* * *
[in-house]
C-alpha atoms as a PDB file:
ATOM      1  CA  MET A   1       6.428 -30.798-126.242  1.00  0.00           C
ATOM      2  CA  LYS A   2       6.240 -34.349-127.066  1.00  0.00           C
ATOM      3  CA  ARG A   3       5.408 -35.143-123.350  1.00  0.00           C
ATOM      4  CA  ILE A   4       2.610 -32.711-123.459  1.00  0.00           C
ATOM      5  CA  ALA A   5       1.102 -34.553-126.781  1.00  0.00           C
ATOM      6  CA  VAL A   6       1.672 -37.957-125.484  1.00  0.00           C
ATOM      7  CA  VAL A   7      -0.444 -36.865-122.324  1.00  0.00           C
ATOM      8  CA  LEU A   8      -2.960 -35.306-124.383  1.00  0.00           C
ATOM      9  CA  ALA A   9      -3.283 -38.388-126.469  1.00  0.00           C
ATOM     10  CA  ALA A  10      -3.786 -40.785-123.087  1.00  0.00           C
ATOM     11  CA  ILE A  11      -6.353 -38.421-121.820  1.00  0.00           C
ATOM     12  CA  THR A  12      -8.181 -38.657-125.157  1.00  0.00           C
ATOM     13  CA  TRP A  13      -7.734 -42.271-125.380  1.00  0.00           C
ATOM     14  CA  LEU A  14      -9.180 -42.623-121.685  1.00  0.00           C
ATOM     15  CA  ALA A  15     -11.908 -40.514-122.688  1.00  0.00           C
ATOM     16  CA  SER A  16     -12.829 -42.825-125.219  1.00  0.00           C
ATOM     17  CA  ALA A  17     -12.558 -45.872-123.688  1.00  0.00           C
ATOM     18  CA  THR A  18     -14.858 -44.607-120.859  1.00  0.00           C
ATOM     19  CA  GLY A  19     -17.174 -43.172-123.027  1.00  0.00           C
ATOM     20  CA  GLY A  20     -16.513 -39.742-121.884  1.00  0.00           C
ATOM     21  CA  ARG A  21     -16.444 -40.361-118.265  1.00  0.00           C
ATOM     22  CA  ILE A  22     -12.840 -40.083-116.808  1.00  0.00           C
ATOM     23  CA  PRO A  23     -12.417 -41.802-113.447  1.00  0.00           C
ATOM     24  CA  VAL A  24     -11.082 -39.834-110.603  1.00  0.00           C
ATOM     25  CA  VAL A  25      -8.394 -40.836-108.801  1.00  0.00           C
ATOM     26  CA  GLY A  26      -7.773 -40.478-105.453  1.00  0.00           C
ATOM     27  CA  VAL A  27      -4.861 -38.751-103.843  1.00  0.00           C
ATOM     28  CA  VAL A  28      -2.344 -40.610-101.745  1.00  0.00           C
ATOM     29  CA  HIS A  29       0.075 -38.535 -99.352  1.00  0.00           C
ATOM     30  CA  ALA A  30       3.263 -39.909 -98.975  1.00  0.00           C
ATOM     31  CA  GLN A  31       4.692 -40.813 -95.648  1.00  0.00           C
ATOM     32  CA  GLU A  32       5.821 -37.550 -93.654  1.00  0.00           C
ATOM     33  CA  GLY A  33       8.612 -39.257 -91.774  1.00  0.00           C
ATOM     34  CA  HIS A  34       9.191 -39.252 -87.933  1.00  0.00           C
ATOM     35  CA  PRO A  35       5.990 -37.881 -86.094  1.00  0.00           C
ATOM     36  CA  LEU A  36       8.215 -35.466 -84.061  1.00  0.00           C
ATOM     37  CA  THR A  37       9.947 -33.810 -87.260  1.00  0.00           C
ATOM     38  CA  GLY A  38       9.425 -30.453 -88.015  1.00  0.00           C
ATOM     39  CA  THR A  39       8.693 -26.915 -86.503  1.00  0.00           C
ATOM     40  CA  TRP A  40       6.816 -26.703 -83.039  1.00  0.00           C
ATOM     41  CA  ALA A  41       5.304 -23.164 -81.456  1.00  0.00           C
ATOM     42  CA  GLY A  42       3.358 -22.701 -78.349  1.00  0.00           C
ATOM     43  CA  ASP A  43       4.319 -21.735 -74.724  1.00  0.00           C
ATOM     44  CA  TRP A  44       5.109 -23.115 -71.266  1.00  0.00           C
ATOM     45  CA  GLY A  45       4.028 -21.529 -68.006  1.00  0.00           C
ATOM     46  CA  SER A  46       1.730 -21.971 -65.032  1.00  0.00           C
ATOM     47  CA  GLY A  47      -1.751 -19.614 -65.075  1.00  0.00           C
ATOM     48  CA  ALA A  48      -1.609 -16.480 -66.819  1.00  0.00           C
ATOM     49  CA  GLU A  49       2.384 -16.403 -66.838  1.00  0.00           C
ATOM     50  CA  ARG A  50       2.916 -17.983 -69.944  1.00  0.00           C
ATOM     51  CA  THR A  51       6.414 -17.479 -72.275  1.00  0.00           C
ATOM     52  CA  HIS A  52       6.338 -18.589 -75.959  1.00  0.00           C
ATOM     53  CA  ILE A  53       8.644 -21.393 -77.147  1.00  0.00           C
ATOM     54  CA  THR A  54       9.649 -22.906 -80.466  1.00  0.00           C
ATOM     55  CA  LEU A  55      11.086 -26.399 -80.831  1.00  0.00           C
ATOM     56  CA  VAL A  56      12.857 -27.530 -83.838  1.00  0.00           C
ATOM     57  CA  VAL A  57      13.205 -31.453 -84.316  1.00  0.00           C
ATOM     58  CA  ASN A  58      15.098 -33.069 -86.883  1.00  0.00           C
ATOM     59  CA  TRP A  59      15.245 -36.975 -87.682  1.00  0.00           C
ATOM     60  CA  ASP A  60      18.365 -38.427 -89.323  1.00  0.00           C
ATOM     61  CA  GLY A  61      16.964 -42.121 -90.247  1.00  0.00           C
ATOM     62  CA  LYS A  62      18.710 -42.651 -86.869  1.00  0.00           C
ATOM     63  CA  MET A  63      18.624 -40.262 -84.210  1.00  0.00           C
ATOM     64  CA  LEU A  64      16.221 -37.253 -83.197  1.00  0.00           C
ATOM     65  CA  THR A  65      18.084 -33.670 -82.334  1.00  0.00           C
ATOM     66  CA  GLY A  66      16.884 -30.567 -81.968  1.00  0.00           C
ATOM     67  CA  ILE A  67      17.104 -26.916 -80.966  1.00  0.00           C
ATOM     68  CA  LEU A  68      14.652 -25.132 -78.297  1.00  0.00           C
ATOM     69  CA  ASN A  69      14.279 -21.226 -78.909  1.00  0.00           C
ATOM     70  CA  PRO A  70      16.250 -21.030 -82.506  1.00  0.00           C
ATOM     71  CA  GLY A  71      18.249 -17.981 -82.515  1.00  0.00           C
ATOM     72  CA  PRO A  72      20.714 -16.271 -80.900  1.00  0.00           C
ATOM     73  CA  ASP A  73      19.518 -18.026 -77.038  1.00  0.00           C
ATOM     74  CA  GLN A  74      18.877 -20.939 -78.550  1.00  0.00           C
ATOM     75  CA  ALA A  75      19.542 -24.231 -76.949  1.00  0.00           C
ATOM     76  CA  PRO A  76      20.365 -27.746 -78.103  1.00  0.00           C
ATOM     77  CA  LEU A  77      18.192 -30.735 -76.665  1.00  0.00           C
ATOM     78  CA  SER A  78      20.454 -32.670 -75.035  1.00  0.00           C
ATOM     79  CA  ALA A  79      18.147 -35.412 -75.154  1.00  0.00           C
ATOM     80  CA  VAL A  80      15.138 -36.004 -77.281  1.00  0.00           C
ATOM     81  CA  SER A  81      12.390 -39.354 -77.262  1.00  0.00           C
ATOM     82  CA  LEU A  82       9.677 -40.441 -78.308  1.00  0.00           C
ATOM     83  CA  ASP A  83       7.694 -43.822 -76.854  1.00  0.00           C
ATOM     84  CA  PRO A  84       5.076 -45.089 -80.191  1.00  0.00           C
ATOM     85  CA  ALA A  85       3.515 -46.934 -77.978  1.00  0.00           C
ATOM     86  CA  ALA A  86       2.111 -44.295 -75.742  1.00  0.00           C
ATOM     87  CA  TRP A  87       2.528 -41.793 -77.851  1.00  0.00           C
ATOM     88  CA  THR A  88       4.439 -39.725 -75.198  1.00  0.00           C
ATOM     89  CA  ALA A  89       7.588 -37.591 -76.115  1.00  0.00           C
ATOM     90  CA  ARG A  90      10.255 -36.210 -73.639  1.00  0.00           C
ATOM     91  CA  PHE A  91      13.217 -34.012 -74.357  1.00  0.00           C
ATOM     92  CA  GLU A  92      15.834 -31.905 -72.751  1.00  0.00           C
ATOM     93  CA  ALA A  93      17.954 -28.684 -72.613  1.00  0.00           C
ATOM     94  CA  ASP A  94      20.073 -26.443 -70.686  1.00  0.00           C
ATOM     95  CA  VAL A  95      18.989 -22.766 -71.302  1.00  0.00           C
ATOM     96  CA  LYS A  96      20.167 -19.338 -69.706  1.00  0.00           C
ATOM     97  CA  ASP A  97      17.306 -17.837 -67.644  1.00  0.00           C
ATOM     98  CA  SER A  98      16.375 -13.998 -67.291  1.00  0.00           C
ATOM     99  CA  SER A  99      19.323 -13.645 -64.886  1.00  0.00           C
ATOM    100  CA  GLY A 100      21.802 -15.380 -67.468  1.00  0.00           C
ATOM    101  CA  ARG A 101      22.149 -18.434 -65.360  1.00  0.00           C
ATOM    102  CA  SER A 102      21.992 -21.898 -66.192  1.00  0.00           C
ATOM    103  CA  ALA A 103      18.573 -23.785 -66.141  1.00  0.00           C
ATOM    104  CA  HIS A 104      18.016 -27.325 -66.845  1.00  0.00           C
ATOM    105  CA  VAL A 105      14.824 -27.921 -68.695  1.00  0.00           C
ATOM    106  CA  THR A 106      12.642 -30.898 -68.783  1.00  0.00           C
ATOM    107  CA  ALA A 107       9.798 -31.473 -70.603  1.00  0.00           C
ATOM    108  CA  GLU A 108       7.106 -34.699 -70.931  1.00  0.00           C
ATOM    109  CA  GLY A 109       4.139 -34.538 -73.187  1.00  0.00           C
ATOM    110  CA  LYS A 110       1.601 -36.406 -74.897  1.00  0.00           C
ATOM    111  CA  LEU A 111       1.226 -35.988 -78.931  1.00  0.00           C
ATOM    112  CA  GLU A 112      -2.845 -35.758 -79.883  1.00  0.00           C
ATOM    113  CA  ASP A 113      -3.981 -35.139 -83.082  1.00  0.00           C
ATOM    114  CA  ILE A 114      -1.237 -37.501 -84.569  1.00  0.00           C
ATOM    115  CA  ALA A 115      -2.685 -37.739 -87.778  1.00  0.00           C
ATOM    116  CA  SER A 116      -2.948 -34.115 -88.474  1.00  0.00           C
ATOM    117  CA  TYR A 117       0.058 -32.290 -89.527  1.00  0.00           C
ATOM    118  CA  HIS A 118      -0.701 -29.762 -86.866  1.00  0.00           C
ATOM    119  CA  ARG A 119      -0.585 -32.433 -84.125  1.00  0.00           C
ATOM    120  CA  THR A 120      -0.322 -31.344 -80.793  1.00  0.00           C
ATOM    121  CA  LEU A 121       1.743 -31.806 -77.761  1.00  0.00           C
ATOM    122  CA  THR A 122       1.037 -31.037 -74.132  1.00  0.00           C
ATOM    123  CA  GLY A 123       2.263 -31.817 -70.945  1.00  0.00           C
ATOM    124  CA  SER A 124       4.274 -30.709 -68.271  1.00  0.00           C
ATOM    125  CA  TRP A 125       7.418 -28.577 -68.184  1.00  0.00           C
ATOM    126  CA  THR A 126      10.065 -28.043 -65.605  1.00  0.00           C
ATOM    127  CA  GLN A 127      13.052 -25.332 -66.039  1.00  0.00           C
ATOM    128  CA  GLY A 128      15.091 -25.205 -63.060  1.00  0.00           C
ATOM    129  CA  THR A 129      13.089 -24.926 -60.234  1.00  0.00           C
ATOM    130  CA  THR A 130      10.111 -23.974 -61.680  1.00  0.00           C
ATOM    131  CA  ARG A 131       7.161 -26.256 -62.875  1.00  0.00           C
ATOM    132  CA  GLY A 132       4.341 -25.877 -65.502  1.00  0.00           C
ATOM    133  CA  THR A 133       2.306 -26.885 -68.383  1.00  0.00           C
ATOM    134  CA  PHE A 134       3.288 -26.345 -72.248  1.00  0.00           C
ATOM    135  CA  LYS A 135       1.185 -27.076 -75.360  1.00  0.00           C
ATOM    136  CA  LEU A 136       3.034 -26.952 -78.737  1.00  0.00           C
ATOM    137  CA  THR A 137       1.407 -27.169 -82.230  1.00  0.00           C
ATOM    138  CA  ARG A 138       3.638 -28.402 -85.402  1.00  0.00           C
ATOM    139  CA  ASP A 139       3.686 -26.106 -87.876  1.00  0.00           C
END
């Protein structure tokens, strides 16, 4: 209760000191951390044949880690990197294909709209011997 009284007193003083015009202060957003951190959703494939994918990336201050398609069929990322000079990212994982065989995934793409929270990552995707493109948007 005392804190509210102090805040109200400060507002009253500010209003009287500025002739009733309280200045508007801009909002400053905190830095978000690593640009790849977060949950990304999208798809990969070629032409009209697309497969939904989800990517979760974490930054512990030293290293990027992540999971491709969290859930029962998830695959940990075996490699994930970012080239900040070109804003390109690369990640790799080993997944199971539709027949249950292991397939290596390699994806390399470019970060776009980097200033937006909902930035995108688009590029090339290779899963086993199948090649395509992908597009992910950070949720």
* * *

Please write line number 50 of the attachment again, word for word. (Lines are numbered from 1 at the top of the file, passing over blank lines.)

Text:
ATOM     48  CA  ALA A  48      -1.609 -16.480 -66.819  1.00  0.00           C